“Issa Album” sounds too familiar. It’s disappointing to listen to a record that can’t separate itself from the herds of new rappers. Then again, who knows. The volume of trap artists could potentially be important in helping rap evolve its sound.
Perhaps it would be too harsh to say that this album is a waste of time, but I cannot say that it was time well spent in good faith. “Issa Album” is something of a Future knock off. To be just another mumble rapper riding off Future’s coattail’s is inconsequential, but to borrow his signature auto-tune effect and to hold some of the same producers in common (Metro Boomin) makes this album a Future clone. Based off his own heated reaction to other rappers using stage names like his own, one would think 21 Savage has a commitment to originality, unfortunately he seems to be a relentless hypocrite.
This album lacks any truly interesting qualities. Neither the lyrics nor the production are anything to fuss about. Sure, there are several cool beats, such as “7 Minute Freestyle”, but they lack dynamics. In other words, you won’t find any slick beat changes like the ones Kendrick Lamar often pulls off. The lyrics scarcely leave the subjects of wealth, fame, cars, and trapping. They’re boring. When 21 Savage does switch things up just a bit on tracks like “Face Time” and “Special”, he goes uncharacteristically soft and talks about feelings and girl problems the way a bad Drake song might. In fact, his vocal style intentionally emulates that of Drake on those two tracks. Not for a single moment does this feel like an intelligent album, and this is largely the fault of the ceaseless hype track. The “skrrt”’s and the “21 21 21 21”’s get annoying very quickly, although I’m hesitant to say that they take away from the album. Without the excessive hype, 21’s rapping would be as awkward as a sit-com without a laugh track.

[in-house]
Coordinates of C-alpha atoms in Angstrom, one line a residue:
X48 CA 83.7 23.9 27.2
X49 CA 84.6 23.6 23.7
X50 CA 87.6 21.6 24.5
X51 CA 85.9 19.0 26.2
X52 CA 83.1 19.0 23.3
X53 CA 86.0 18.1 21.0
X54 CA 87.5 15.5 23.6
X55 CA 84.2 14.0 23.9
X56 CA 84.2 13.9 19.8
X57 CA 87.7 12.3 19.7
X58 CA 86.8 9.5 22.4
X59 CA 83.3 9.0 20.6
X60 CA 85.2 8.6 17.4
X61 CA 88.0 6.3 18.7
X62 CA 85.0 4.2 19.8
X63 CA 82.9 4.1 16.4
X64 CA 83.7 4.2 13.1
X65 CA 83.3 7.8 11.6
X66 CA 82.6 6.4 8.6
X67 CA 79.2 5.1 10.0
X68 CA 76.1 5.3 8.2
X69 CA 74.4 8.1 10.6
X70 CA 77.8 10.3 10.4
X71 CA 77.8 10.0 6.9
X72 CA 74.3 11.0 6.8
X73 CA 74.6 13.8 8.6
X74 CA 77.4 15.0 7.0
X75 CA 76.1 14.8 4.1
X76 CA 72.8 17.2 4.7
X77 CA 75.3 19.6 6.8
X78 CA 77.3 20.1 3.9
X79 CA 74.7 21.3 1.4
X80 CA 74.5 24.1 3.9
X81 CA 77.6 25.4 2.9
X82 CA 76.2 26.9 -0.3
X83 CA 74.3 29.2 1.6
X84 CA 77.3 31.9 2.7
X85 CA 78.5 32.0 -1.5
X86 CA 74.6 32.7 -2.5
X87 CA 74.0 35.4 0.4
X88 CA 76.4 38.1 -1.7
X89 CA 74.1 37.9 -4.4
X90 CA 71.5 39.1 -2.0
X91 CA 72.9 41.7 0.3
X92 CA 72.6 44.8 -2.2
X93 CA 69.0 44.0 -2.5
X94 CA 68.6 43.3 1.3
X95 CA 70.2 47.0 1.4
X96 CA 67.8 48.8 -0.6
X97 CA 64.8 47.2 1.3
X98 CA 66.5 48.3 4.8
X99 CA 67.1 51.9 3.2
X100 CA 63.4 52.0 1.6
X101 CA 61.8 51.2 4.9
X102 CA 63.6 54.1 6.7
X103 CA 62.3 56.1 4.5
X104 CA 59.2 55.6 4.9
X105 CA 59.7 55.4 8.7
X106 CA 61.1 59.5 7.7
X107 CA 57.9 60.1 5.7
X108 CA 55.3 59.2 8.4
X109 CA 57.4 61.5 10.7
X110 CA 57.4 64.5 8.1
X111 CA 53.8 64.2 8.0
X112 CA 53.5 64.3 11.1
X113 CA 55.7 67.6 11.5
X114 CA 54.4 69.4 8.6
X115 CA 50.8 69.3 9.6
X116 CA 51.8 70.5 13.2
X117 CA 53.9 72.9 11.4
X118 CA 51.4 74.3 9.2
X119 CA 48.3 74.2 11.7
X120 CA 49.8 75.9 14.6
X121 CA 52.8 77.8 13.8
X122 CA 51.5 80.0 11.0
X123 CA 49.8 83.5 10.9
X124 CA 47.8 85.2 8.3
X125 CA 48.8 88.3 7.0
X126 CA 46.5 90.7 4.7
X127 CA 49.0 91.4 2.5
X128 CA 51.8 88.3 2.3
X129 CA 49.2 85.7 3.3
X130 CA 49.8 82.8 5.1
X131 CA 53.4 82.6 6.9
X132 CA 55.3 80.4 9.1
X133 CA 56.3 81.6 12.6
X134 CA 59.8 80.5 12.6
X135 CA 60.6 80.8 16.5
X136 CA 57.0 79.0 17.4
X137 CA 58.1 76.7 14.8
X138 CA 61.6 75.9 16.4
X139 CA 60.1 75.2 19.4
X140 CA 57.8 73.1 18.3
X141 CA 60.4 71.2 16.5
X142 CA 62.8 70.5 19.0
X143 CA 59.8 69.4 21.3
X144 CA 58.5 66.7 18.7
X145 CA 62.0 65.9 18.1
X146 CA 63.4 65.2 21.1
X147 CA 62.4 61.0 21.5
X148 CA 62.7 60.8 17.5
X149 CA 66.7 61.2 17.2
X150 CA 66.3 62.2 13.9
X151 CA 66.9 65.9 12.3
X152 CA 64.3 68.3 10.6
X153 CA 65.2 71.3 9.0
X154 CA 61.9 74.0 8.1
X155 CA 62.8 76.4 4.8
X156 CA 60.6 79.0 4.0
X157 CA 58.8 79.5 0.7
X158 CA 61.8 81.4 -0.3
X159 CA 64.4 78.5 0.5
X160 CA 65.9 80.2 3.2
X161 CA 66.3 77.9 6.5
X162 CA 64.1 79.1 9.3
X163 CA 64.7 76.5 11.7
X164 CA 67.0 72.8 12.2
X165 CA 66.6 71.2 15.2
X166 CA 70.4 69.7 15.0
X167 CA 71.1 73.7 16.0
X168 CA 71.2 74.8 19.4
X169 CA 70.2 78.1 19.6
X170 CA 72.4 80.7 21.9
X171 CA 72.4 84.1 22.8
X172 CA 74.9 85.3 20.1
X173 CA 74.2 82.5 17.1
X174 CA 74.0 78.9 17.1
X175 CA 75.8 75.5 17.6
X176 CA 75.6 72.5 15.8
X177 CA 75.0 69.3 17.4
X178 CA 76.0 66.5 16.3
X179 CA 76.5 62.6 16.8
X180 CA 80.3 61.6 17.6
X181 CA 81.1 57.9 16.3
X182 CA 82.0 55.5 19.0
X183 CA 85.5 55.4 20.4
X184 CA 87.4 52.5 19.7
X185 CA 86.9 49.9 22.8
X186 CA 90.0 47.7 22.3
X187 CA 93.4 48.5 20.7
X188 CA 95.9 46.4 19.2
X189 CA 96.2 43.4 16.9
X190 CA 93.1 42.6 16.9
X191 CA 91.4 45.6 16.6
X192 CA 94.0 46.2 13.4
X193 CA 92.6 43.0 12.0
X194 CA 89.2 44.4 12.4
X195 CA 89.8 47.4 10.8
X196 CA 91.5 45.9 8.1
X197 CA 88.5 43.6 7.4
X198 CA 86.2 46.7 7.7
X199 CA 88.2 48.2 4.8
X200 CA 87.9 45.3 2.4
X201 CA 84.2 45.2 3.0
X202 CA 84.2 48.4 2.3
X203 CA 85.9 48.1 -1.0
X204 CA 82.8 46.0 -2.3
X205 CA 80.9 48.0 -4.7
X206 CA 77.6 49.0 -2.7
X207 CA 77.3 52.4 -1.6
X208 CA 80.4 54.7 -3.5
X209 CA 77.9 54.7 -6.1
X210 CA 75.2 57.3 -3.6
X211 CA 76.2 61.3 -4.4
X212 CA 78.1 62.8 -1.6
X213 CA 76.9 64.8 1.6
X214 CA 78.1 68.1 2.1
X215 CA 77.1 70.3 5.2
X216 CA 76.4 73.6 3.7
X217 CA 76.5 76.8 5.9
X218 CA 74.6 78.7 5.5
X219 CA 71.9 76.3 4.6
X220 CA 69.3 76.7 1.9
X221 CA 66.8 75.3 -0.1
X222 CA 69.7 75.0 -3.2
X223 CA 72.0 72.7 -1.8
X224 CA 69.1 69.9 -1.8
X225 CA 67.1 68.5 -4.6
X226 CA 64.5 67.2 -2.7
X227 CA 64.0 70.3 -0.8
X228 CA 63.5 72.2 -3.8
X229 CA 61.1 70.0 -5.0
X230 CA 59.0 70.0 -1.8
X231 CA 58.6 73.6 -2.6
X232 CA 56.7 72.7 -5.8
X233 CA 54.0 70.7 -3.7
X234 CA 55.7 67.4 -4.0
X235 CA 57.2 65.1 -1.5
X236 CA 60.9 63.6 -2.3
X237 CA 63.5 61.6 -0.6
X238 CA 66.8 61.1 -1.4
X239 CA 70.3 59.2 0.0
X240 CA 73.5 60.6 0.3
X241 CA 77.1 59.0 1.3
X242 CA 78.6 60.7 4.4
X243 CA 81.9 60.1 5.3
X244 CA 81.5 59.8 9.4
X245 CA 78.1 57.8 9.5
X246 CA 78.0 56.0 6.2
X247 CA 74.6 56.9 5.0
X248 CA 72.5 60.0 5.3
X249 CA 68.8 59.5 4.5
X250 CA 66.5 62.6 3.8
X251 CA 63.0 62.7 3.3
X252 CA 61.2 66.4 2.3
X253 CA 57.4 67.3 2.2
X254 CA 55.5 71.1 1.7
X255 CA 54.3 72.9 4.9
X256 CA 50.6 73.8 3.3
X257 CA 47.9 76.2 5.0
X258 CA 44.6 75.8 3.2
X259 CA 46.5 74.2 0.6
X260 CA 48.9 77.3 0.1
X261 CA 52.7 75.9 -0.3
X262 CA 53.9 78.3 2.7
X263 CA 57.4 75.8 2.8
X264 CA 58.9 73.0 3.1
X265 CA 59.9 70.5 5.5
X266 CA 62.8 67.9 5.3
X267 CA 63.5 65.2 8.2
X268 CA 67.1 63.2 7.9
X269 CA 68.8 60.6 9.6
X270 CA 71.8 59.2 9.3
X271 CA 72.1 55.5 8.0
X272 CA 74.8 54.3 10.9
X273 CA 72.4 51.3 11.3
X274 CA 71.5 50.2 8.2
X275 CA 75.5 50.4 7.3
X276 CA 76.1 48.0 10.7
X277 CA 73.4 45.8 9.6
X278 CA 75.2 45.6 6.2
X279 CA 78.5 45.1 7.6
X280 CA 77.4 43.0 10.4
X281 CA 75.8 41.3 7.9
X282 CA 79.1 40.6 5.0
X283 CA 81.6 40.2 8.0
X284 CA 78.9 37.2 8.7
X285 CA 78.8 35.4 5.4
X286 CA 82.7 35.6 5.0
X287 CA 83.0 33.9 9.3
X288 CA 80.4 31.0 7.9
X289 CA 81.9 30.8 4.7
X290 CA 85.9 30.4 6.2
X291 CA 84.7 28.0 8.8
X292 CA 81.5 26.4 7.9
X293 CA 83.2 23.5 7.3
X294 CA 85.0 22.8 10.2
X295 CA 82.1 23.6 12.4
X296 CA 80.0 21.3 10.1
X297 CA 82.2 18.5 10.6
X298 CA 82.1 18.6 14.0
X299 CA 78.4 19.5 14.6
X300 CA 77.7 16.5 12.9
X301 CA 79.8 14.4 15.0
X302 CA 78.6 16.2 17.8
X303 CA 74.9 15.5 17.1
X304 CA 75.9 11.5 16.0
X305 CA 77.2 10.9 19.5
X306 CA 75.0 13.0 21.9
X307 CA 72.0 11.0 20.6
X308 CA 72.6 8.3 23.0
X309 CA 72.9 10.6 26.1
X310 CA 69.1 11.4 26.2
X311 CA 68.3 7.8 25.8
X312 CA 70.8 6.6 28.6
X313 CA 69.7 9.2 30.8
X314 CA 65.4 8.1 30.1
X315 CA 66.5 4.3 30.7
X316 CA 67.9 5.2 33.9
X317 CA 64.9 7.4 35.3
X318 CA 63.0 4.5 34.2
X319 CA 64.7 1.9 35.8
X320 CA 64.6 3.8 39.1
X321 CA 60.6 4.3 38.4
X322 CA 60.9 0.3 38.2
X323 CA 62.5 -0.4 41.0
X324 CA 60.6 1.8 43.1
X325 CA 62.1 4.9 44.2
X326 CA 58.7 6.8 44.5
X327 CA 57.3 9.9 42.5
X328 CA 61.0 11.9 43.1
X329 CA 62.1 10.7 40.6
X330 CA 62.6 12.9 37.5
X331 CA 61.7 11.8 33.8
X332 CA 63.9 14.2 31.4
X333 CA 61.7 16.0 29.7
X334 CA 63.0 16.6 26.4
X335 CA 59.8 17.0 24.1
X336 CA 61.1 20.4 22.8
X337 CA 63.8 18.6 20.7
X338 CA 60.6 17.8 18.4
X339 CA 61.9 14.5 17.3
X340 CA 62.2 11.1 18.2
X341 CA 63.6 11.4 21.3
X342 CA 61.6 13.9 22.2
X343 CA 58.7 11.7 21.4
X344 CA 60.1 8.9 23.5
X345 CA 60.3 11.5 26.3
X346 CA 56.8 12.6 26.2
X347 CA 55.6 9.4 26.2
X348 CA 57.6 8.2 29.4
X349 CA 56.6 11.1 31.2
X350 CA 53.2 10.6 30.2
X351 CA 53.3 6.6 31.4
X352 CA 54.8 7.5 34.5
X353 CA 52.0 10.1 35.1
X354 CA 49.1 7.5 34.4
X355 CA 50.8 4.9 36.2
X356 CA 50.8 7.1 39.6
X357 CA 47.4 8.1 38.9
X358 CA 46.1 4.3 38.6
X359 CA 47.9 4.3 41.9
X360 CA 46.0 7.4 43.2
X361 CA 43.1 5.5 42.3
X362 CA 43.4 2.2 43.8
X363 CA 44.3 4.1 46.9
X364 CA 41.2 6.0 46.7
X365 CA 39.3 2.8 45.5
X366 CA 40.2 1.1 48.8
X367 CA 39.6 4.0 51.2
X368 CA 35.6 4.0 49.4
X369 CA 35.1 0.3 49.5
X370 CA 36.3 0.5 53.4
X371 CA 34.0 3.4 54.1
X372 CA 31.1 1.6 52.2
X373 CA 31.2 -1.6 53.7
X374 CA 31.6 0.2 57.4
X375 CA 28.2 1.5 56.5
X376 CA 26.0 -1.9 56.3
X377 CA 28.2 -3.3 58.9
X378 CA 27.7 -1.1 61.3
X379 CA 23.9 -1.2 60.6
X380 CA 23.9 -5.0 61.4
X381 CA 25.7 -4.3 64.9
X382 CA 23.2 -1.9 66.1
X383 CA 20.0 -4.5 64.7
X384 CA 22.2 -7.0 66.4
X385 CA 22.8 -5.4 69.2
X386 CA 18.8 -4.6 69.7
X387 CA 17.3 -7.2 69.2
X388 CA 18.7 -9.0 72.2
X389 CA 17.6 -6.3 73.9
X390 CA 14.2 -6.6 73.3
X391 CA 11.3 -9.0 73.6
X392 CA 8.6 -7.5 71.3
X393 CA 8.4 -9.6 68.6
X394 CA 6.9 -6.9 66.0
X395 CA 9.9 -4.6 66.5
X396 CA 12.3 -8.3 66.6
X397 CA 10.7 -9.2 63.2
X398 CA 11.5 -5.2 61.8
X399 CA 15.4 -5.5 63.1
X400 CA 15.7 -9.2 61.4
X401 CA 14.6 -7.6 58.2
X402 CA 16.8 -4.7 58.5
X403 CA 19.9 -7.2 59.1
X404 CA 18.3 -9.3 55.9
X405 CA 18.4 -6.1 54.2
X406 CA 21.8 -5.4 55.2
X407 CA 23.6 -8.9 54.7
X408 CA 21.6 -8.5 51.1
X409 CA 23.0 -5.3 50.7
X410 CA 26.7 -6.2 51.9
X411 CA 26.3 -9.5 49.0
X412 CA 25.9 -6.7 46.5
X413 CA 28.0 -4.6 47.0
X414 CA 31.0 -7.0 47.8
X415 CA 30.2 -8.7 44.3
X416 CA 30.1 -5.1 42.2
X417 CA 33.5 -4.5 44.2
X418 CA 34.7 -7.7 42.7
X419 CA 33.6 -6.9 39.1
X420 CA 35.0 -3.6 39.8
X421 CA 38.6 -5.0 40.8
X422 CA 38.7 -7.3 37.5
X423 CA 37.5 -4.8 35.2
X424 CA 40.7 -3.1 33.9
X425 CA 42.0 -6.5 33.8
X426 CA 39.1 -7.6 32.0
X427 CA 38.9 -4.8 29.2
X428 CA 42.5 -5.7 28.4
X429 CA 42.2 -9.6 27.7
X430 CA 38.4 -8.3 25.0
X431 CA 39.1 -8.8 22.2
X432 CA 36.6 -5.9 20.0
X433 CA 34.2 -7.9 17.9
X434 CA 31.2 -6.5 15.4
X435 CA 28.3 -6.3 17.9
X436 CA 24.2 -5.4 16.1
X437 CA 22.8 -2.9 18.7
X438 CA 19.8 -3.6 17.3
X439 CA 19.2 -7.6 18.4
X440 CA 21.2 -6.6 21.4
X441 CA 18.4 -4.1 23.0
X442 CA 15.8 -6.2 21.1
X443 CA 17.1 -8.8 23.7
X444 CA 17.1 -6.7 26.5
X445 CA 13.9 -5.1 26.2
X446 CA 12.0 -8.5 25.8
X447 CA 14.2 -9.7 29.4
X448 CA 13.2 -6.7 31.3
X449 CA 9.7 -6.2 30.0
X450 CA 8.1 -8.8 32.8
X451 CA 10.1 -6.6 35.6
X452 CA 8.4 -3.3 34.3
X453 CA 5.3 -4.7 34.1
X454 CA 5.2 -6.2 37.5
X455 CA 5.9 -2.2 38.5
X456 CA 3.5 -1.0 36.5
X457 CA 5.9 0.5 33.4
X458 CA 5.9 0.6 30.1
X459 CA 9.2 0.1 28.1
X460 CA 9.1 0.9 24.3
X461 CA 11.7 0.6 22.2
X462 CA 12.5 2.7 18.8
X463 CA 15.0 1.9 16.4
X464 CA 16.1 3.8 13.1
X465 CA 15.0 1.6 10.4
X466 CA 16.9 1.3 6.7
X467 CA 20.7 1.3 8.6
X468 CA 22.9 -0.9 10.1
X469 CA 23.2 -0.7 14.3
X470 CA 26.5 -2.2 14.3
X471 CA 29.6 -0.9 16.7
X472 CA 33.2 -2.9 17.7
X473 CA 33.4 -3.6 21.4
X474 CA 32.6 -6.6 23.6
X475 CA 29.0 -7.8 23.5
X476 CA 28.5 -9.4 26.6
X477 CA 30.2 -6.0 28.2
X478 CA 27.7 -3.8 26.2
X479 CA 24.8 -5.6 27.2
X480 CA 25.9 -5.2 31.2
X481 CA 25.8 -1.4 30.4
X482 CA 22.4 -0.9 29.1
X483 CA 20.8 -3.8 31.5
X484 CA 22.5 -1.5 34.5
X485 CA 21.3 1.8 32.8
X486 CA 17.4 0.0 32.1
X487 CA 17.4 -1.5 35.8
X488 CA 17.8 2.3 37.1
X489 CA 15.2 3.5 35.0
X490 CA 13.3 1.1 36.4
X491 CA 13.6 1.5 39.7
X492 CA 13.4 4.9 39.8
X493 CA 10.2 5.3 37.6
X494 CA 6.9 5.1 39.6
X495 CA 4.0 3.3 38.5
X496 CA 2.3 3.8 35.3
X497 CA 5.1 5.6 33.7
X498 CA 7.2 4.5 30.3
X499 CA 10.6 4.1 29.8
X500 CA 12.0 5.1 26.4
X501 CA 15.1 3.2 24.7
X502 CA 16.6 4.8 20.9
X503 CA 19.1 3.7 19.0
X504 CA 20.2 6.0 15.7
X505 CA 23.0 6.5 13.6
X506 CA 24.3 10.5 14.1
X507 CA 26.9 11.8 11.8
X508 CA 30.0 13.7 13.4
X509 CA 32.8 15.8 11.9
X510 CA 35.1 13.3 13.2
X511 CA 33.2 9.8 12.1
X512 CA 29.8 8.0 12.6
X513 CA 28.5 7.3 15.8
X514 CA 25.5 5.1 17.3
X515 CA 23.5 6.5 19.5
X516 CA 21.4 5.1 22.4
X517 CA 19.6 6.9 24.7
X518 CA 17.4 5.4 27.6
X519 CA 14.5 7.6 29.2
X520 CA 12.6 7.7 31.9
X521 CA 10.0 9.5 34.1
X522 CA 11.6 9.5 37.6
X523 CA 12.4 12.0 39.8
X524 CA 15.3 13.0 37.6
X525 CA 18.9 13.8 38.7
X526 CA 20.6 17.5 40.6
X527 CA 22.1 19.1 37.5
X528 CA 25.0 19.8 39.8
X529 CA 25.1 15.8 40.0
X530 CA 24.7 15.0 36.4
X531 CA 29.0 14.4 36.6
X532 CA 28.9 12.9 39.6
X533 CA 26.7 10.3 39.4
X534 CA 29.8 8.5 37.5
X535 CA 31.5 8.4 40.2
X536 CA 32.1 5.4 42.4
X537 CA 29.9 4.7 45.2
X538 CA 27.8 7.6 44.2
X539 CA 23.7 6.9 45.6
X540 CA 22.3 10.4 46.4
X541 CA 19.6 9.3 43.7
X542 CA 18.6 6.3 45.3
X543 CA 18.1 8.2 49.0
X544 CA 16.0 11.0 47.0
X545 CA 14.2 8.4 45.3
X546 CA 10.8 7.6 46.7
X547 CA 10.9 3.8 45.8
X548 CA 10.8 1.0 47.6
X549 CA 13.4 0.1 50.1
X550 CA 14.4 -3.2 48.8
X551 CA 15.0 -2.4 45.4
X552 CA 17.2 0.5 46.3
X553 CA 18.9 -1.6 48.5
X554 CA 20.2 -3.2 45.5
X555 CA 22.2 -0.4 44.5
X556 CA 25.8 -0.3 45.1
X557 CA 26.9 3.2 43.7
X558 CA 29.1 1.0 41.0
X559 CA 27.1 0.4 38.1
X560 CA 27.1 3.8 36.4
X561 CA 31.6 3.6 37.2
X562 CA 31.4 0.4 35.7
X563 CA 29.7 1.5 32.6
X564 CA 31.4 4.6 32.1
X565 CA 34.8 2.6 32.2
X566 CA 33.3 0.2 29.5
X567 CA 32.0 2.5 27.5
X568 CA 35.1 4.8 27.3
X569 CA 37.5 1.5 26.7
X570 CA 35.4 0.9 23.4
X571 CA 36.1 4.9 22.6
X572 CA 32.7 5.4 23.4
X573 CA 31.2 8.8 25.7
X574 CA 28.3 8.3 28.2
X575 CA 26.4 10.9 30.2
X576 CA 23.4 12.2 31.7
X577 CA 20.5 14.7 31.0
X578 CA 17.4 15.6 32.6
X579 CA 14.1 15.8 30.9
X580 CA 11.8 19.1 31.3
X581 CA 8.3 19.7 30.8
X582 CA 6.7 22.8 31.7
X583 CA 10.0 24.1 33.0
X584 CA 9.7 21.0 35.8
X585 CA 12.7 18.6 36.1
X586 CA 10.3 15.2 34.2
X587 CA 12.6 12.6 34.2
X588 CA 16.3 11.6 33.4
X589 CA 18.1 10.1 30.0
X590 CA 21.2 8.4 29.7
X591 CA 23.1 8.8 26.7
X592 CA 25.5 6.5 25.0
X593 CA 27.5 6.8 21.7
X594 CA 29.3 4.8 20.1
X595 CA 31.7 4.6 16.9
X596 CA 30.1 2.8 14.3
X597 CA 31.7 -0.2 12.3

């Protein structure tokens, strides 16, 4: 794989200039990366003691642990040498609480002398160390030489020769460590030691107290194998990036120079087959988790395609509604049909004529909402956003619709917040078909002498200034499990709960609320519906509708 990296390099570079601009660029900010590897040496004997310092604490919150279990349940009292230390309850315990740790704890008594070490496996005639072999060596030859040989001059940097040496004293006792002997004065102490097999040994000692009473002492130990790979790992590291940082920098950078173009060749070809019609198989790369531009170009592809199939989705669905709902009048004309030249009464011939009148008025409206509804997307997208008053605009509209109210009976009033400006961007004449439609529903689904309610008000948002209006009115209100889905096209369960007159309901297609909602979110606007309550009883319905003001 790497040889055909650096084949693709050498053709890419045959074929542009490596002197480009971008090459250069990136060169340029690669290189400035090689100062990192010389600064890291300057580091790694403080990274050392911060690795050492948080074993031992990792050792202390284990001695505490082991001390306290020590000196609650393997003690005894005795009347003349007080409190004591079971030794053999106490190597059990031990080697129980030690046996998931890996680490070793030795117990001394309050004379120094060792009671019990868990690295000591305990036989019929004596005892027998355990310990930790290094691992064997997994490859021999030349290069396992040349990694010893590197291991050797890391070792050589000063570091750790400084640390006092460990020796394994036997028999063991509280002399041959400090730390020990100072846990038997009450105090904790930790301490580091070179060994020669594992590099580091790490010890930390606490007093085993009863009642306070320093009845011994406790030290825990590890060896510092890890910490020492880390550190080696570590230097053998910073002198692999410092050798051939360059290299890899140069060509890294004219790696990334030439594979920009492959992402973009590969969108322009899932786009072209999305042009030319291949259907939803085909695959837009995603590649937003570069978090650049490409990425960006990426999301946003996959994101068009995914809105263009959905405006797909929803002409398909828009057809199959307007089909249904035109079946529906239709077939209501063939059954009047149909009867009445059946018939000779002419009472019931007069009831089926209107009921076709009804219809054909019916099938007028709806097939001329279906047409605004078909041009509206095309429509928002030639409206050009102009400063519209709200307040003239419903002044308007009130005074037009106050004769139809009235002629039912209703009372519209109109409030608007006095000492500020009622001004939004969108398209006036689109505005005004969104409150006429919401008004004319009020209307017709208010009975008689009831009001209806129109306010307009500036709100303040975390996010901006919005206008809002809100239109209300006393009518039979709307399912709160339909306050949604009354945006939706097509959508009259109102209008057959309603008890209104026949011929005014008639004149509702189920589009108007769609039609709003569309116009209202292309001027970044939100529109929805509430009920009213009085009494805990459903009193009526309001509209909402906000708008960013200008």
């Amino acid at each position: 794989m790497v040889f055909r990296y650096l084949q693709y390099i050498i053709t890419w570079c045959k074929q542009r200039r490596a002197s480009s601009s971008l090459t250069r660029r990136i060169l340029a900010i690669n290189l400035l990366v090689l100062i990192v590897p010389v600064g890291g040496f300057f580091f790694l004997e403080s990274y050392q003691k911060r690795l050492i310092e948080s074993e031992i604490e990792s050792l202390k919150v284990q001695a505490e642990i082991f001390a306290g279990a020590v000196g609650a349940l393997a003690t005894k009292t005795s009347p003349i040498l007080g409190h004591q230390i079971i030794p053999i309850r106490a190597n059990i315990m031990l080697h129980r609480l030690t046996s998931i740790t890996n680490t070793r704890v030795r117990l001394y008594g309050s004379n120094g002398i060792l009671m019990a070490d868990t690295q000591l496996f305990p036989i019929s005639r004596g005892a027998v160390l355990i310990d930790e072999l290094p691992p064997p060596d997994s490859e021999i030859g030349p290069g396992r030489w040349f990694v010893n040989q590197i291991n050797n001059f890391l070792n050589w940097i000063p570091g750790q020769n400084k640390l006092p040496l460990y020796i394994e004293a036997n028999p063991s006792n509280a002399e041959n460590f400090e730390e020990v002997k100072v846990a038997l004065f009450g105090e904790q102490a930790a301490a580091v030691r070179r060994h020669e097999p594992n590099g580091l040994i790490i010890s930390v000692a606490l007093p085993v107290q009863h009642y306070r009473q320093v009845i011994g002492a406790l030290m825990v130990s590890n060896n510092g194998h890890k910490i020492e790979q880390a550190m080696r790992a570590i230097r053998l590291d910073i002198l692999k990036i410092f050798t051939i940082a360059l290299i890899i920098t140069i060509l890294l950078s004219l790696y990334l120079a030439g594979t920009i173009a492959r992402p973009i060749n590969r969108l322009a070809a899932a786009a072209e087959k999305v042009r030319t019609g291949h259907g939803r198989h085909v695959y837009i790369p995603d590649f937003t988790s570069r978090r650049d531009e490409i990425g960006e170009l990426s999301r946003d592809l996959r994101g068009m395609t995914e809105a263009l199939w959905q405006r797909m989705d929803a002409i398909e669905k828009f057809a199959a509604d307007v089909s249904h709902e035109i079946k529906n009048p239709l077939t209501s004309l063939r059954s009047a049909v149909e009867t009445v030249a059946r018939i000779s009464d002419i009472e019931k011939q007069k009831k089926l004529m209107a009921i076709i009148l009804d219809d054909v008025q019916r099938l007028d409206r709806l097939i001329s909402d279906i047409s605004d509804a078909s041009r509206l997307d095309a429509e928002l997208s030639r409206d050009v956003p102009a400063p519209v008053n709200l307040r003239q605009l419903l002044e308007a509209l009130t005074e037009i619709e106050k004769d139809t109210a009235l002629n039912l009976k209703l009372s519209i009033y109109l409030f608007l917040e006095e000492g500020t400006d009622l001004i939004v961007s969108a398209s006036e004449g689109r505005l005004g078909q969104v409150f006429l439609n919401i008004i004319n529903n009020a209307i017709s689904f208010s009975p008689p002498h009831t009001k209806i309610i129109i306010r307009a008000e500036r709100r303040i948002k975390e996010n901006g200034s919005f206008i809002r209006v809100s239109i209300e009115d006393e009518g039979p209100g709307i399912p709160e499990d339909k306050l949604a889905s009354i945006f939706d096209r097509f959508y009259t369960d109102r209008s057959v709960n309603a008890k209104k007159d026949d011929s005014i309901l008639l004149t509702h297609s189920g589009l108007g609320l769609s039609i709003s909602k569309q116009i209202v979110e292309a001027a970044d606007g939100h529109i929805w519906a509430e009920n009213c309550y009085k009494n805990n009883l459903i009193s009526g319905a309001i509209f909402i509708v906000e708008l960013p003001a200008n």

A track by track analysis of this album would not be useful to anyone. “Issa Album” is too consistent all the way through for such, and that trait is certainly a liability given its length. Had 21 Savage kept it a track or two shorter it would have felt less of a chore to listen through. The time could have been cut down by trimming the repetitive hooks in songs like “Bank Account” and limiting Metro’s unnecessary watermarks. Frankly, there are too many skilled hip-hop artists to listen to unexceptional stuff like this.
Album Review by Zach Norton, July 2017
Last week saw an extreme lack of content, and as a result, the week of 10/23-10/29 was the first week without a “The Thursday Ten” post since the segment was first announced. However, we are back this week with the latest “The Thursday Ten”. For those of you who read the last installment to the segment, you will remember that the ratings for the 10 records mentioned all received scores within the range of 7/10-9/10. Even though these ratings are a representation of my honest opinion of the albums, I understand that the ratings from the previous post might seem inflated, and that an average reader might think that almost every album receives around an 8/10. In order to disprove this assumption, I decided to rate some albums that were released this year that I was not very fond of, in order to show a more broad spectrum of where certain records may fall on the rating system for “The Thursday Ten”. The rules for giving these ratings have not changed and each album mentioned can be listened to on any major streaming service, and I highly encourage you to give them a listen! Also, the previous “The Thursday Ten” is posted below and of course, if you disagree with any rating or want to submit a record to be rated, let us know in the comments or shot us an email! Here is this week’s “The Thursday Ten”: